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Montsalvat, Eltham

(3.8/5 based on 110+ reviews on the web)
Montsalvat, founded by Justus Jörgensen, is Australia’s oldest artists’ colony and home to practising artists. It remains to this day a working not-for-profit arts centre administered by a board of trustees. Set in 12 acres of established gardens, the historic buildings include charming mudbrick cottages and the impressive Great Hall.

In 1934 the Jörgensens purchased the land that would later become Montsalvat. Justus Jörgensen was a trained architect and student of the artist Max Meldrum. He married a medical student, Lillian Smith, in 1924 and their subsequent travels around Europe had a profound influence on the architecture of Montsalvat.

Whilst the inspiration for Montsalvat came from one man, its creation was the work of many hands. Among those who followed Jörgensen to Montsalvat were Mervyn Skipper, his wife Lena and their children, Helen, Sonia and Matcham. Arthur Munday, Lesley Sinclair, Sue Vanderkelen, George Chalmers, Ian Roberston, Helen Lempriere, John Smith, John Busst and Myra Skipper also lived and worked at Montsalvat in those early years. For a more detailed history of who has lived and worked at Montsalvat please click here.

Many of the buildings at Montsalvat are made via a process called pisé de terre, or rammed earth, using soil from the site. However the iconic Great Hall is built from a reef of mudstone which was uncovered in the grounds during excavation. Many of the other building materials used were sourced from wreckers’ and builders’ yards across Melbourne.

With the outbreak of World War Two, the collective energies at Montsalvat were redirected and Montsalvat became largely self-sufficient, with a market garden, poultry farm and small dairy. Several more buildings were hastily built for the farm – the dairy, stables, silos and storehouses belong to this period. In the late 1990’s the Barn studio was burnt down, leaving only the fireplace standing. The Barn Gallery, which now serves as the main entrance to Montsalvat was built in its place.

Today Montsalvat is a thriving arts community with members of the Jörgensen and Skipper families still living and working in the grounds. Montsalvat also enjoys an active exhibitions, concert and artists in residence program.

What’s in a name?

The name Montsalvat features in both German and English mythology. Richard Wagner, the famous German composer, tells of a distant land called ‘Montsalvat’ in his opera Lohengrin. Montsalvat also features in the legend of King Arthur and the Knights of the Round Table. In both of these stories Montsalvat is the location of the fabled Holy Grail.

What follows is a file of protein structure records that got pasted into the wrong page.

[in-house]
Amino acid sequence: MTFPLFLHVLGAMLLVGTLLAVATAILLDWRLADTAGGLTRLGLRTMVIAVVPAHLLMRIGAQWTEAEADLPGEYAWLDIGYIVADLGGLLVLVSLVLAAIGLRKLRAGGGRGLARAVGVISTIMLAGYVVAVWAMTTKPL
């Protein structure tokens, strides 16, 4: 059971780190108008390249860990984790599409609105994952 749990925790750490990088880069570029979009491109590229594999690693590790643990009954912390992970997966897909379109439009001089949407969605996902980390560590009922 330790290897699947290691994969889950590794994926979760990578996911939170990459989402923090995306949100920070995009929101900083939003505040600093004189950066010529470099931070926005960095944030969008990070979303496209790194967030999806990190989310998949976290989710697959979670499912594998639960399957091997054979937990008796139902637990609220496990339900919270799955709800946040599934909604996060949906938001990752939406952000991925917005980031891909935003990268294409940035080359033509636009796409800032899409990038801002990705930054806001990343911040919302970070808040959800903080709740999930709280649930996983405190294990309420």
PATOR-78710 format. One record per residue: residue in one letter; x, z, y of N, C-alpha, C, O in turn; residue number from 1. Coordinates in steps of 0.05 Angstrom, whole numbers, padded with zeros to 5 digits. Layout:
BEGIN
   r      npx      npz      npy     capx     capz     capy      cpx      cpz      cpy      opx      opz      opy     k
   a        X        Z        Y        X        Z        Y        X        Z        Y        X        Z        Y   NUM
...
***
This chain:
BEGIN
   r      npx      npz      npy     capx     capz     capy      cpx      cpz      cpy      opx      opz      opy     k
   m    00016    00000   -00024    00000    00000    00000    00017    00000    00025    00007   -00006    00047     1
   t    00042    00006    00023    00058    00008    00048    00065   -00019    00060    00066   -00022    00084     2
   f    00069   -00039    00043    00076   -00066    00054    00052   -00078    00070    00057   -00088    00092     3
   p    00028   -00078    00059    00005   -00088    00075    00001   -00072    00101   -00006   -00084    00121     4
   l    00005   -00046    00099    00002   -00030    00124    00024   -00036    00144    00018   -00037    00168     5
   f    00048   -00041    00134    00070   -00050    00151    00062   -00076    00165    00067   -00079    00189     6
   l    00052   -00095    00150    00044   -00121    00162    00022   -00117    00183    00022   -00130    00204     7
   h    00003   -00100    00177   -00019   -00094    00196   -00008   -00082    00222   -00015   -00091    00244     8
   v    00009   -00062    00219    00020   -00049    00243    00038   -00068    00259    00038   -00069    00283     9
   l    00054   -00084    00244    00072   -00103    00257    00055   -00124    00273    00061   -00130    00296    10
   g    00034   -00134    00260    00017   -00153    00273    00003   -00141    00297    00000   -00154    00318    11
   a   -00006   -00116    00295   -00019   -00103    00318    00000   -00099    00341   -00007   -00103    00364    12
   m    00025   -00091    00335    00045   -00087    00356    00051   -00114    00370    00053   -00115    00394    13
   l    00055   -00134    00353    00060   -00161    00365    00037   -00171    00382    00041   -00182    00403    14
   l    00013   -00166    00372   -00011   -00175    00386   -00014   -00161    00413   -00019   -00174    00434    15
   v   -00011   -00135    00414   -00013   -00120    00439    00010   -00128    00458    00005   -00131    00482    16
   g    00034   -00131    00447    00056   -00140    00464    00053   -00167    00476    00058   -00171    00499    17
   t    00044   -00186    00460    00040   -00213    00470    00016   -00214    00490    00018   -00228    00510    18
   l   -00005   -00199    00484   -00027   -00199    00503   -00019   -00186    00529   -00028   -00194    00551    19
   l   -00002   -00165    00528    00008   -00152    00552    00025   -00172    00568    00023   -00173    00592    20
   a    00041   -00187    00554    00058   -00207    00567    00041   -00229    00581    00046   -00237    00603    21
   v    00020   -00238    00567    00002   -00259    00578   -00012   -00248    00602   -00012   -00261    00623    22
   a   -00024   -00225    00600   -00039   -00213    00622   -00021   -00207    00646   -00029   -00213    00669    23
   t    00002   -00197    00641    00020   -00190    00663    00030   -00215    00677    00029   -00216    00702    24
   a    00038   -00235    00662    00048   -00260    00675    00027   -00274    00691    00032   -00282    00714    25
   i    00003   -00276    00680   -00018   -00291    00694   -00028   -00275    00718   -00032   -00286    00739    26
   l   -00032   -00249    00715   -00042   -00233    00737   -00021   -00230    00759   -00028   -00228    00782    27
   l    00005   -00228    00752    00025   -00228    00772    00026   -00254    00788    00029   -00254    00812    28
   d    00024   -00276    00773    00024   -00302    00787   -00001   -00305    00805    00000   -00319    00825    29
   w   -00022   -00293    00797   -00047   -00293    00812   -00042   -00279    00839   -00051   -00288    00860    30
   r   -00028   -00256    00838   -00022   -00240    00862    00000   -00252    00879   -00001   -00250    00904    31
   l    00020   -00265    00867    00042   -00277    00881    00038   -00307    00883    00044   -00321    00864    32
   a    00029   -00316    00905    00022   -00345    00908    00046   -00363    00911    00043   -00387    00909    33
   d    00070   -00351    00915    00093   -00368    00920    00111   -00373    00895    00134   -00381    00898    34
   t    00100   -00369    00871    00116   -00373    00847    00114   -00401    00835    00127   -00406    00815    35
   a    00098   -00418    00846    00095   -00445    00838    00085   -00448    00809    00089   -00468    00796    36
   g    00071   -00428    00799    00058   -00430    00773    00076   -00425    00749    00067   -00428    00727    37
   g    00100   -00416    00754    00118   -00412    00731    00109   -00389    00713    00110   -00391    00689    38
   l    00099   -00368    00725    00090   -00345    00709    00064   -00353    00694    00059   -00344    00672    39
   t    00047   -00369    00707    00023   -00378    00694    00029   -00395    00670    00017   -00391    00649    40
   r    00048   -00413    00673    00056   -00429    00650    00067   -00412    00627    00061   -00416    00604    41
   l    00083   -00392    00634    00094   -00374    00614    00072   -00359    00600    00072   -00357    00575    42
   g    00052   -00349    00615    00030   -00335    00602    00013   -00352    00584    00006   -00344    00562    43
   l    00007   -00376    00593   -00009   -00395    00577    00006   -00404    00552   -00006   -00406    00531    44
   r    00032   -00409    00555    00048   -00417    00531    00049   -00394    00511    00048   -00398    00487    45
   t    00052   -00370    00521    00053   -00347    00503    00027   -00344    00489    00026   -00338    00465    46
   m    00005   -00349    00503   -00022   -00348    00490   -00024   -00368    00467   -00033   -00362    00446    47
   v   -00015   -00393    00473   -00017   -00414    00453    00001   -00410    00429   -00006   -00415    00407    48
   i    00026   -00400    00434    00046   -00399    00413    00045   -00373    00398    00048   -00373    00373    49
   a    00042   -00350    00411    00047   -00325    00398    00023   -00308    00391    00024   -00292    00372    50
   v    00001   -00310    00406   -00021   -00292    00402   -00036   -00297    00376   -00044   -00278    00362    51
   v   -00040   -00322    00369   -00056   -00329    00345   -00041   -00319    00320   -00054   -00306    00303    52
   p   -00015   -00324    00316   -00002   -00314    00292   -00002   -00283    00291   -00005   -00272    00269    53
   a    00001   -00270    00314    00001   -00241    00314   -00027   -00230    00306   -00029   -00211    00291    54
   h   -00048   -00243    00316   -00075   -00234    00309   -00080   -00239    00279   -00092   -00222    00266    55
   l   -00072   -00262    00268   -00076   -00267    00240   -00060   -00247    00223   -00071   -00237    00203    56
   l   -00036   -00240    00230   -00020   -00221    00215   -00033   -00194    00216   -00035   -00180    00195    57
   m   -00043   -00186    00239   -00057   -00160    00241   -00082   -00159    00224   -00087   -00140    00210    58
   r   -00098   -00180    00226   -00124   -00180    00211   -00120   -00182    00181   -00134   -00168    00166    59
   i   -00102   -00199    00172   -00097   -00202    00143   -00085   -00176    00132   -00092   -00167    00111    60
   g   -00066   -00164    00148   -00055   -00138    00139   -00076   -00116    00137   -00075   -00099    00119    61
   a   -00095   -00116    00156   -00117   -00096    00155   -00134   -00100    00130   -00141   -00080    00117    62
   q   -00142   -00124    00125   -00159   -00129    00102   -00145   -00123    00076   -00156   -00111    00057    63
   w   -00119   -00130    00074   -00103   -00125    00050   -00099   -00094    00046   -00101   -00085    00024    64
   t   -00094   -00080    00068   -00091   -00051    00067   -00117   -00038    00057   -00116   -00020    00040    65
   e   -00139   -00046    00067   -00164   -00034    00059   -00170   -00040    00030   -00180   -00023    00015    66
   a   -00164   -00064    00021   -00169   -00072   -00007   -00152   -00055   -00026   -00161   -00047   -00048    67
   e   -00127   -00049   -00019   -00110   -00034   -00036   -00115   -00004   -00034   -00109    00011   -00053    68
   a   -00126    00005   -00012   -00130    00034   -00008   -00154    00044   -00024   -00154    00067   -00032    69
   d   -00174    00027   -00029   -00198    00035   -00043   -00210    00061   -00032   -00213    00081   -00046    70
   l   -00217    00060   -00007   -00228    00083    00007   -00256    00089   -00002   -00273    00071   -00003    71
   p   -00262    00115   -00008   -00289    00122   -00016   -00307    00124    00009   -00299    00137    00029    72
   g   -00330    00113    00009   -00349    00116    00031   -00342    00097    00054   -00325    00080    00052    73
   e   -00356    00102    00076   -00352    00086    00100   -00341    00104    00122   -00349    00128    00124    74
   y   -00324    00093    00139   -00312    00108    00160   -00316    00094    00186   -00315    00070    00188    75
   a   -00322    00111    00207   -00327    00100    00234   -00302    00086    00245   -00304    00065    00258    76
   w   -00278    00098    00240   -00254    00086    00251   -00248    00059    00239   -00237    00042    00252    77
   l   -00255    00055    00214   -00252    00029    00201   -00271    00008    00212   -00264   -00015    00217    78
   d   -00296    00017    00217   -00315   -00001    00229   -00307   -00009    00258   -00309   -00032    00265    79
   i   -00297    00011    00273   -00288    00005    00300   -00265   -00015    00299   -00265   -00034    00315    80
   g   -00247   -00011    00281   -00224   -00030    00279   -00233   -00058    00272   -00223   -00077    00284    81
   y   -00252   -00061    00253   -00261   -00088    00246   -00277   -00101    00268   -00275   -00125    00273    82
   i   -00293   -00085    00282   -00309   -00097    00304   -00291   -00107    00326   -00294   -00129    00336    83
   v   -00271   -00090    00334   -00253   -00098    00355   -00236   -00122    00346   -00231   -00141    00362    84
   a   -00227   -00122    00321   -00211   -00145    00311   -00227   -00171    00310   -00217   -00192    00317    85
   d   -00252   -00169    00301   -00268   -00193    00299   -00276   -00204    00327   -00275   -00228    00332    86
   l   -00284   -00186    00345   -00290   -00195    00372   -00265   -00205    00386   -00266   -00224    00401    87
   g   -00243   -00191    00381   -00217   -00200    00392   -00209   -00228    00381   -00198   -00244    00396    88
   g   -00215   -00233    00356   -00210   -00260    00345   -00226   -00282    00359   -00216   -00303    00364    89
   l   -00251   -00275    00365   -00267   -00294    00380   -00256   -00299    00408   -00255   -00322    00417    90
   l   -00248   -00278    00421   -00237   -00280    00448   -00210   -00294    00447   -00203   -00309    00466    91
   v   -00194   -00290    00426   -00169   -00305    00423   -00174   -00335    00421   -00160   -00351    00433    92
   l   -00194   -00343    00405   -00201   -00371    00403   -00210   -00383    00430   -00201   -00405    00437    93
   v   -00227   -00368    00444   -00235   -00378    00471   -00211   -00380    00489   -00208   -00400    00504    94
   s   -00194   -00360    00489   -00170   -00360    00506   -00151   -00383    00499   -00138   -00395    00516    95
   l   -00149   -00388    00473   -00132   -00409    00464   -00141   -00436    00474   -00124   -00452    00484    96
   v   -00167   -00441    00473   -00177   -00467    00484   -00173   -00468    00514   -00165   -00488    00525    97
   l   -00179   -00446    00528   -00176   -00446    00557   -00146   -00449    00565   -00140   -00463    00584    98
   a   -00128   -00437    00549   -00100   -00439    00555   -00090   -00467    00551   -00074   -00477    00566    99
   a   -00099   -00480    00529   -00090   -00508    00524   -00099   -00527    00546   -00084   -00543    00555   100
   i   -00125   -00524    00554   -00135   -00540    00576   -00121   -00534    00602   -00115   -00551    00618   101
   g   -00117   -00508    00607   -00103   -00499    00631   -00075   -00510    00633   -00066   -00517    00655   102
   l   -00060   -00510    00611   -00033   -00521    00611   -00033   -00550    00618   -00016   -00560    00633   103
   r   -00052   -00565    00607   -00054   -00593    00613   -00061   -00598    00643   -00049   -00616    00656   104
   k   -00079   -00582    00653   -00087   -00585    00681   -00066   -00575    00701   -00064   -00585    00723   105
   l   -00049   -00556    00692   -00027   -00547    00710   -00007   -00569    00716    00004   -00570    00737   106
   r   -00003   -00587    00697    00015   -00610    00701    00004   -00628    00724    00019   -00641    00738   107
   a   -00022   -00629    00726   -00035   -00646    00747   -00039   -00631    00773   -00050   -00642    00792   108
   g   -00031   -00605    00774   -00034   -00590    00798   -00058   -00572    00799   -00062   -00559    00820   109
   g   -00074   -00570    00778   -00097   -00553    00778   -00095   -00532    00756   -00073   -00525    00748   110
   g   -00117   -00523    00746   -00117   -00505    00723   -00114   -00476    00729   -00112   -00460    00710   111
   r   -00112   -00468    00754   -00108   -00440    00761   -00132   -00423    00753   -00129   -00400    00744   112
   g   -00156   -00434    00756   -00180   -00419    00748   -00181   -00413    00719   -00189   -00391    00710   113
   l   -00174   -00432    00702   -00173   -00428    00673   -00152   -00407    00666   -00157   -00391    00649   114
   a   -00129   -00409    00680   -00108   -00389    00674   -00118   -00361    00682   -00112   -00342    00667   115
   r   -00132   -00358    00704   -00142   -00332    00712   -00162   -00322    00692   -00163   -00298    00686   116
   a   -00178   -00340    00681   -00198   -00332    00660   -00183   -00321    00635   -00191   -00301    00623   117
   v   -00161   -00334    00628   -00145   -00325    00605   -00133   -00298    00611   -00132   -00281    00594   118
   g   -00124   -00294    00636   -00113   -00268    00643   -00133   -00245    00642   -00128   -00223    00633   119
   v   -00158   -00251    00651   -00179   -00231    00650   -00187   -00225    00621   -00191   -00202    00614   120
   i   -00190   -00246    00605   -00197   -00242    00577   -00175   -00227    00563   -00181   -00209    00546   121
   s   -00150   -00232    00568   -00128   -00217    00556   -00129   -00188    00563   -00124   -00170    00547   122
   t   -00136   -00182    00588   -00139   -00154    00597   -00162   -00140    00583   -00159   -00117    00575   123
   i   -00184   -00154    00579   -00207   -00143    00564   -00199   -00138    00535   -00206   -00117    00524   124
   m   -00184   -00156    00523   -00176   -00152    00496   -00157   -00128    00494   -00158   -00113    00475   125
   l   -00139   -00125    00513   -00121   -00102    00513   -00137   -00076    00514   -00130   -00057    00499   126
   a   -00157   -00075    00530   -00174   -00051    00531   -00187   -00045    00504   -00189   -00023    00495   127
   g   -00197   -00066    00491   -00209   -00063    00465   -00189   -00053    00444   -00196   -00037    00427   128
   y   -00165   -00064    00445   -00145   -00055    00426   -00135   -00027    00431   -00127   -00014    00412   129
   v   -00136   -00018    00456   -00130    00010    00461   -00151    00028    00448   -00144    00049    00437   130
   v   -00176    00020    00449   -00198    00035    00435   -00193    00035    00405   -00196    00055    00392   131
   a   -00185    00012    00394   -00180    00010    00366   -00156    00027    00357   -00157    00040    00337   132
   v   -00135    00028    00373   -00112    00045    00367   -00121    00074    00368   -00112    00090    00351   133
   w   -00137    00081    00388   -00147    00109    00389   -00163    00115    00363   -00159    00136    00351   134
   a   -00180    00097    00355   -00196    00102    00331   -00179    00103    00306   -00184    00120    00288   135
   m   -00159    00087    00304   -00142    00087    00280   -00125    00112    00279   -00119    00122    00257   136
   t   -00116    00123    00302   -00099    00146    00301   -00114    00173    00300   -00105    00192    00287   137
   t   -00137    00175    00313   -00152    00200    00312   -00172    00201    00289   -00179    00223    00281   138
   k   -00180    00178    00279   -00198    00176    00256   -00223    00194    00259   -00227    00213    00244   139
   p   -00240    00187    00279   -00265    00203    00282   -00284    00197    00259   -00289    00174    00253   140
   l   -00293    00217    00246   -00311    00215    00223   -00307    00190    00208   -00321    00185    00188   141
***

Montsalvat’s own legend has it that Sue Vanderkelen first called this place Montsalvat, declaring that it meant “mount of salvation”.
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Reviews
TripAdvisor
  • restaurant: Breakfast ok but toast not toasted! Also, wanted to pay 50/50 on credit cards even eftpos refused this time!Unlikely to visit again because as said few weeks earlier they did lunch 50/50. ...  more »
  • Just wanted a quick stroll after eating breakfast at the cafe. Turns out they want $14 per person. I get that money is required for up keep, a small donation would be reasonable if you weren't dining ...  more »
  • Beautiful old buildings and grounds. Was a little disappointed that we couldn't get into the great hall as there was a wedding on so I'd suggest ringing before hand to check availability. Little old c...  more »
Google
  • Always love coming here. Tones of Europe without having to leave Melbourne! There's plenty to explore. The kids will love the castle. So many nooks and crannies. Be sure to stop and watch a guitar being made, or watch the jeweler make rings etc. The architecture is amazing.
  • Very interesting, lots of nooks and crannies to explore. The buildings are not something I've seen before as influence from overseas. The gardens have many flowers and other plants that as you look you see more of. I can see why weddings are held here, beautiful backdrop for photos. At first I didn't see the benefit of paying to go in but there is much more to look at than it seems, it is quite expansive and there's more around each corner.
  • Very rude staff ! If you want to take photos here, prepare to pay from 300-500 AUD per hour. My friends and I came there from far away, an hour drive. We paid for the tickets, came in to tour the place. After 5-10 mins, a receptionist followed us whereever we go and asked us to stop taking photos just because we have a camera gears and my friends were dressed up "too nice and professional". We ended up leaving due to her rude tonnes and gestures so that was 2 hrs driving back and forth for nothing. Thanks for wasting my time.
  • Melbourne's most enchanting location. A must see for everyone in melbourne. It places you back in time...and makes you feel magical. Can't wait to revisit
  • Always worth a wander in any season, the dilapidation of many of the buildings only adding to the charm. Worth considering the annual membership, and the regular exhibitions are often of a very high standard.